CARPENTERSVILLE – Standing inside a robotics classroom at Dundee-Crown High School on Wednesday, one Chinese official from the city of Shenzhen peppered District 300 officials with questions about the concept of electives.
Principal Lynn McCarthy and Assistant Superintendent Ben Churchill explained that elective courses, such as robotics, allow students to choose certain subjects they are interested in learning beyond core classes, such as English or math.
The official, one of 10 who traveled from their hometown of Shenzhen near Hong Kong, asked how the electives were evaluated and whether the government played a role in regulating it.
“Our education is not centralized here,” Churchill said, explaining that state officials typically set general parameters on curriculum for local school districts.
The exposure to electives was one of many surreal moments for the 10 Chinese officials, who toured the high school and the district’s Liberty Elementary School to catch a glimpse of the public education system.
They were forbidden by the Communist government in China from expressing their opinions about the tour to reporters in attendance.
The officials all work at the local level for Shenzhen, a densely populated city of 15 million in southern China.
They have spent the past two months in the Chicago area as part of a University of Chicago program that allows them to see firsthand how local governments operate in the United States.
The university asked Carpentersville officials to host the delegates this week. City officials earlier showed them the Fox Valley Library District, Sherman Hospital and even the city’s wastewater treatment plant, said Joe Wade, Carpentersville’s assistant village manager.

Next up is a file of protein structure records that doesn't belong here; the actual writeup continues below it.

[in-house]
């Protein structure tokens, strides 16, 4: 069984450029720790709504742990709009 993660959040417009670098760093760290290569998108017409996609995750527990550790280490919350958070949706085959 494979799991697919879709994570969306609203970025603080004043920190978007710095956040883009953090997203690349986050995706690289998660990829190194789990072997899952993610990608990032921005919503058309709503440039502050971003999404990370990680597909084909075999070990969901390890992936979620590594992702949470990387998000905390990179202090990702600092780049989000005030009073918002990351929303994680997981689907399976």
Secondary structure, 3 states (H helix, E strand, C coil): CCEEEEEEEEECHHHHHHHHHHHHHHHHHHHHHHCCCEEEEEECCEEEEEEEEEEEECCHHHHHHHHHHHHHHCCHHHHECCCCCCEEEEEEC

“We’ve seen stuff that would bore other people to tears, but it’s always fun when people are enthused about what you do,” Wade said.
The enthusiasm was on display inside Dundee-Crown, as the Chinese officials took pictures from their smartphones and even stopped to sit with students eating lunch at the cafeteria.
They saw the school gym, witnessed a biology class and band practice, and saw English, math and food classrooms. They had ample questions, ranging from whether students had to wear school uniforms to the number of Advanced Placement courses offered at the district.
District officials such as Chuck Bumbales, Kristin Corriveau and Allison Strupeck all helped answer questions.
Churchill said the officials asked him whether students receive an extended school day break, since students in China break for two hours in the afternoon before going back to class.
“Some of their questions are interesting about the length of our school day, what sort of emphasis we have on math and science,” said Churchill, who taught in China for six years. “It’s interesting through their questions to hear what’s important to them.”
By the end of the tour, McCarthy wanted time to ask the officials about the Chinese education system.
“I wish we had more time,” she said. “It would have been interesting to find out a little bit more.”